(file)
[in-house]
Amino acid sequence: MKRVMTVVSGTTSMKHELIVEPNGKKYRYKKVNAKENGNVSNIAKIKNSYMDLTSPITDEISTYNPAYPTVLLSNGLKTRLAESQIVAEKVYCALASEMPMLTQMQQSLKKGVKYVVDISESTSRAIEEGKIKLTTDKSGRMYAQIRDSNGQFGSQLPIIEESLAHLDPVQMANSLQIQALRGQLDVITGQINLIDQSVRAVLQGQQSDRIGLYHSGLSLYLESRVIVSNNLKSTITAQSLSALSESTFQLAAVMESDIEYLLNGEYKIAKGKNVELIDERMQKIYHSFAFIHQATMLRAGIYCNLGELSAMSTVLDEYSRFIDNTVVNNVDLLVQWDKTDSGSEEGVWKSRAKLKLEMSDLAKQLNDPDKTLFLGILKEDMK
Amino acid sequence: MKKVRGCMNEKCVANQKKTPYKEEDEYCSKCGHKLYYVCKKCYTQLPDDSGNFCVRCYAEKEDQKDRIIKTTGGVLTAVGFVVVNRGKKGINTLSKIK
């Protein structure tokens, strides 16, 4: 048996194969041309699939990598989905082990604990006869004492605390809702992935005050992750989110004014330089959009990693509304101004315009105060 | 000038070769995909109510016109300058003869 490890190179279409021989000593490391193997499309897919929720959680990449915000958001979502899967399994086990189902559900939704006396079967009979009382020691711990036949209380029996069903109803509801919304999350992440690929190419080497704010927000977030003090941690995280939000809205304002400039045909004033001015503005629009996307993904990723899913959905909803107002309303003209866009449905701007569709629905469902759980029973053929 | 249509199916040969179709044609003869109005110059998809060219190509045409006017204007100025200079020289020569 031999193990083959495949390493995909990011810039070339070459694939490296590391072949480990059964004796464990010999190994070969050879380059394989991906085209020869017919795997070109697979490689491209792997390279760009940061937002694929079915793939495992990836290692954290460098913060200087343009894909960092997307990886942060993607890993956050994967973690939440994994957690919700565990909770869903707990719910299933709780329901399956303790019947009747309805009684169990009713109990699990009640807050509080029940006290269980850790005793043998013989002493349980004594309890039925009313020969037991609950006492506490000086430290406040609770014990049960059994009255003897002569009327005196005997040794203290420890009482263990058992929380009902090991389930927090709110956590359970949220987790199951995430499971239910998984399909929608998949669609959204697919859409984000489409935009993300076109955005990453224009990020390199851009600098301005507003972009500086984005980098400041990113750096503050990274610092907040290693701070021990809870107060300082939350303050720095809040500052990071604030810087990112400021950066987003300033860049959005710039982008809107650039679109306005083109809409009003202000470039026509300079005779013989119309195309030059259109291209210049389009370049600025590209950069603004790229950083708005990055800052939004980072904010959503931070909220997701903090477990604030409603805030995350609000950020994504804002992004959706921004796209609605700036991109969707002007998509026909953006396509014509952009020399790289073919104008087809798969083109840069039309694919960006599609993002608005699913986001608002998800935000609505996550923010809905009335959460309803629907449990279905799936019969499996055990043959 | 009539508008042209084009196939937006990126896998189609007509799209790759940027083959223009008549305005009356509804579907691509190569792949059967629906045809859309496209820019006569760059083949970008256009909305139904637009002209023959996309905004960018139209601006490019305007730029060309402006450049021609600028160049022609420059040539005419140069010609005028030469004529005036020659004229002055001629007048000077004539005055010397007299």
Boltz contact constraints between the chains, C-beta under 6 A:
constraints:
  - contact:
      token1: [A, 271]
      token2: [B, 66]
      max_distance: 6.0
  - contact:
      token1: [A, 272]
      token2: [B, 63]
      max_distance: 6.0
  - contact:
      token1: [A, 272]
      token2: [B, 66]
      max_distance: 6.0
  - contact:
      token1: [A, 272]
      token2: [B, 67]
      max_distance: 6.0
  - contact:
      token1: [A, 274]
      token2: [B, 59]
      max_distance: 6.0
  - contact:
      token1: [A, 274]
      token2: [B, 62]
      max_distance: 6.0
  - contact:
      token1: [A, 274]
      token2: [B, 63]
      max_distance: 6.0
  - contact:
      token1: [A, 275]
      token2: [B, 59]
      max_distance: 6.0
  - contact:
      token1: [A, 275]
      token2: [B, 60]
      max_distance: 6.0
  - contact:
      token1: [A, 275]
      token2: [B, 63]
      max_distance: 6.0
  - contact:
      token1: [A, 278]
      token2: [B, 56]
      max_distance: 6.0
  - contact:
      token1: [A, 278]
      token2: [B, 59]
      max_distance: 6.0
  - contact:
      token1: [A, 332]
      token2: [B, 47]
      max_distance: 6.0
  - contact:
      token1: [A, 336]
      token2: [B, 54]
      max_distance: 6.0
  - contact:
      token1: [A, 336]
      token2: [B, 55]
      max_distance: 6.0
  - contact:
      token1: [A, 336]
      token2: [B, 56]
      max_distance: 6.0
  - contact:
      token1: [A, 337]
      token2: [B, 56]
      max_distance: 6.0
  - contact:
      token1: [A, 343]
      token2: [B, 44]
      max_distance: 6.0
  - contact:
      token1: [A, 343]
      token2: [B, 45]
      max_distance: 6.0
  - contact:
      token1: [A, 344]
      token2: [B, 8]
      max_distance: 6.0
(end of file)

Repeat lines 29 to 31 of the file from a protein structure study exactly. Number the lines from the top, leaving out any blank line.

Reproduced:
      token2: [B, 62]
      max_distance: 6.0
  - contact: